The Shenmue 3 trademark application to a European office is the latest hoax in a line of fake submissions, likely from the same person, CVG understands.
On Tuesday, an application for the Shenmue 3 trademark was filed to the Office of Harmonization for the Internal Market (OHIM), though tellingly it was not submitted to any other trademark office, and has yet to be examined.
Update: In a statement sent to CVG, the game's publisher said: "Sega has confirmed that the recent application for the trademark of Shenmue III is a fake and is looking into the origins of this application."
Last week, a trademark for Fallout 4 was submitted to the OHIM but it was eventually examined by officials and discarded. In October, a bogus Half-Life 3 application appeared online but was also discarded after being examined.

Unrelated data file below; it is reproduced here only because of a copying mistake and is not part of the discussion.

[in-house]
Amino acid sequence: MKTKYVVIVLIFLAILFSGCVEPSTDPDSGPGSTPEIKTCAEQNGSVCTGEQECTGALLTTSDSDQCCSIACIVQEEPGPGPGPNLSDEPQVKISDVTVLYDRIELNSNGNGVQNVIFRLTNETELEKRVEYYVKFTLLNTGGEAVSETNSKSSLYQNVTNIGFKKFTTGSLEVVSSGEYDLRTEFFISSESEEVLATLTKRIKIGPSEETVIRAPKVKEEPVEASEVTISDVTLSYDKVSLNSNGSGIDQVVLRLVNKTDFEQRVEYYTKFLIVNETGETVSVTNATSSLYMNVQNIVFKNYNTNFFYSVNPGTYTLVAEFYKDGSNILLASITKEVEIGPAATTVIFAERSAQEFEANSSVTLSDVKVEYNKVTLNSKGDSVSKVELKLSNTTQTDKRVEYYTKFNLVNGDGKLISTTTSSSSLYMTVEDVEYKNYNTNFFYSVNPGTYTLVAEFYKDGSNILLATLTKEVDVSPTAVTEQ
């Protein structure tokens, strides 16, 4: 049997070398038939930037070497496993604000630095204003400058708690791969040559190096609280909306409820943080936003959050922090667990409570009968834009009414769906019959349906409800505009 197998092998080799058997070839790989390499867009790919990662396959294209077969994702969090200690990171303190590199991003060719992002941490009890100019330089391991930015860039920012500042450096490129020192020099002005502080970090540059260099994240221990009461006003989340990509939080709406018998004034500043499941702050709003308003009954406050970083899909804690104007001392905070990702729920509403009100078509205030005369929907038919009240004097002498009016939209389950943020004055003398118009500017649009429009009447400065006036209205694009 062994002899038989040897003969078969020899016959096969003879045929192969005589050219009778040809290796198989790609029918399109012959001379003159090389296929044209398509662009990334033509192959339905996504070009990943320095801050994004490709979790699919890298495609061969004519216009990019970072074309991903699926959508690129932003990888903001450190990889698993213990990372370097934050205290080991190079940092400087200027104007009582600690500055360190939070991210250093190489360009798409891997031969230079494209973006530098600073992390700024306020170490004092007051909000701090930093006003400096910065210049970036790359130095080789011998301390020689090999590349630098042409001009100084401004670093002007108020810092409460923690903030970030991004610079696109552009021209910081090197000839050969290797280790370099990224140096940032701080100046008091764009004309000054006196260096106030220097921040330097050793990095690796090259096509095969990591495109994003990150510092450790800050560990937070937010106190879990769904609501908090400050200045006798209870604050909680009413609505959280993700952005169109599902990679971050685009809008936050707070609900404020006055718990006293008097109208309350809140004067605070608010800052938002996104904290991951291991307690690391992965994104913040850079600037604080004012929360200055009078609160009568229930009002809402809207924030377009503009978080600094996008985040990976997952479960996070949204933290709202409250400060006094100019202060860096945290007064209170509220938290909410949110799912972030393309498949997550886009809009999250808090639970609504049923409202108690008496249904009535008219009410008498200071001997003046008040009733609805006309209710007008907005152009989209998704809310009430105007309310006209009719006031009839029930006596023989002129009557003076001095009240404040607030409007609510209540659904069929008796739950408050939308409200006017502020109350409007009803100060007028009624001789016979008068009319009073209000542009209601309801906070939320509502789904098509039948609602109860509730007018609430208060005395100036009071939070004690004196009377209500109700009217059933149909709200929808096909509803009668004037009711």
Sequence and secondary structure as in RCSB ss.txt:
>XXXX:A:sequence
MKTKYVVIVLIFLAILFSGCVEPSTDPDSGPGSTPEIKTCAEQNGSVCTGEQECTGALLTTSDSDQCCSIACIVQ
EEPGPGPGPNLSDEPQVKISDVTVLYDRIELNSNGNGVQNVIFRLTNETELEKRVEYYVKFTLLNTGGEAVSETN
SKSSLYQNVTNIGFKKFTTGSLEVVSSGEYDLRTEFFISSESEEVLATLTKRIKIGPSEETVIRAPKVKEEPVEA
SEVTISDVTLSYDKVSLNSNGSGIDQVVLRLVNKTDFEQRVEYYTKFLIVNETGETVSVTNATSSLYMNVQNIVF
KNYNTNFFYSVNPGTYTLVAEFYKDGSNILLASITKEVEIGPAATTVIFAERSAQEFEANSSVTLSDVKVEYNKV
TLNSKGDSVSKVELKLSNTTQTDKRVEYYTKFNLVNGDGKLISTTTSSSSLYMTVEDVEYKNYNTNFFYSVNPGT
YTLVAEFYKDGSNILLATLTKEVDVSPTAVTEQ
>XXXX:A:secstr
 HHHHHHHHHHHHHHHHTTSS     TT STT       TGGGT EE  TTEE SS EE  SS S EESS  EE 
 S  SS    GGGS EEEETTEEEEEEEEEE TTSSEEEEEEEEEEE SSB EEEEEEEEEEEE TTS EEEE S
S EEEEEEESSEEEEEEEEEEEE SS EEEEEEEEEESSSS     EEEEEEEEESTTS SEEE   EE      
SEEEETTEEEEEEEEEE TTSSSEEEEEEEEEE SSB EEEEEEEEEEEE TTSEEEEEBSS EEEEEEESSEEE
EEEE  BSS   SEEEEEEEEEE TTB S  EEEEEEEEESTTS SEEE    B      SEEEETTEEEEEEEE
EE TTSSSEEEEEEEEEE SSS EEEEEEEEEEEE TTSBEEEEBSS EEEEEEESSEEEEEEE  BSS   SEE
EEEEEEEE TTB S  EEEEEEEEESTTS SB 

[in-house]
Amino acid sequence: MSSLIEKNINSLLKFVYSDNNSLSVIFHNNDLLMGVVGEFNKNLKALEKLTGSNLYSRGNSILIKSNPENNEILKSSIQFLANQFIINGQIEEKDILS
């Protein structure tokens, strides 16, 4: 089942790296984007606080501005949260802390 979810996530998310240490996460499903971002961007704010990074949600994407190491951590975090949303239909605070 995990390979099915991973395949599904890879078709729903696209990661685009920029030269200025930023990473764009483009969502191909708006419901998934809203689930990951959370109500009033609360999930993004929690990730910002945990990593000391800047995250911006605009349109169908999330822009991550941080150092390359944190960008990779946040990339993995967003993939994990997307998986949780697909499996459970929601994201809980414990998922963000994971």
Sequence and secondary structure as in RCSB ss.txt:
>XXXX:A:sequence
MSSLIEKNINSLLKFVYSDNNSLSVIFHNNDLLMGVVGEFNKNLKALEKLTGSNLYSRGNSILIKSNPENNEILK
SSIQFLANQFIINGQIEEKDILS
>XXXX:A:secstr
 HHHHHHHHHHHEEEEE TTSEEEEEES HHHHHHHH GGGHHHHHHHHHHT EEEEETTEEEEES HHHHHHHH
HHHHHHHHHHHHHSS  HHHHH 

A spokesperson for OHIM could not comment on individual cases, but provided CVG with documents which explained how anyone can apply for a trademark - meaning the website is exposed to fakes for a short period of time.
One key sign for all community trademark applications of this kind is a "classification examination" tick box. Until OHIM officials tick this box, the application is unverified.
Though Sega has talked down any possibilities for future Shenmue games over the past ten years, the games community has been sensitive to even the slightest possible hints that the series could return.
On Tuesday, it was confirmed that Shenmue creator Yu Suzuki has been lined up to discuss the creation of the series at the Game Developers Conference next March.
In a special one-hour session, Suzuki will discuss all aspects of Shenmue's creation, from its original prototype as a Virtua Fighter RPG on the Saturn to its eventual release on the Dreamcast.
Suzuki, who is no longer working at Sega, does not own the Shenmue IP.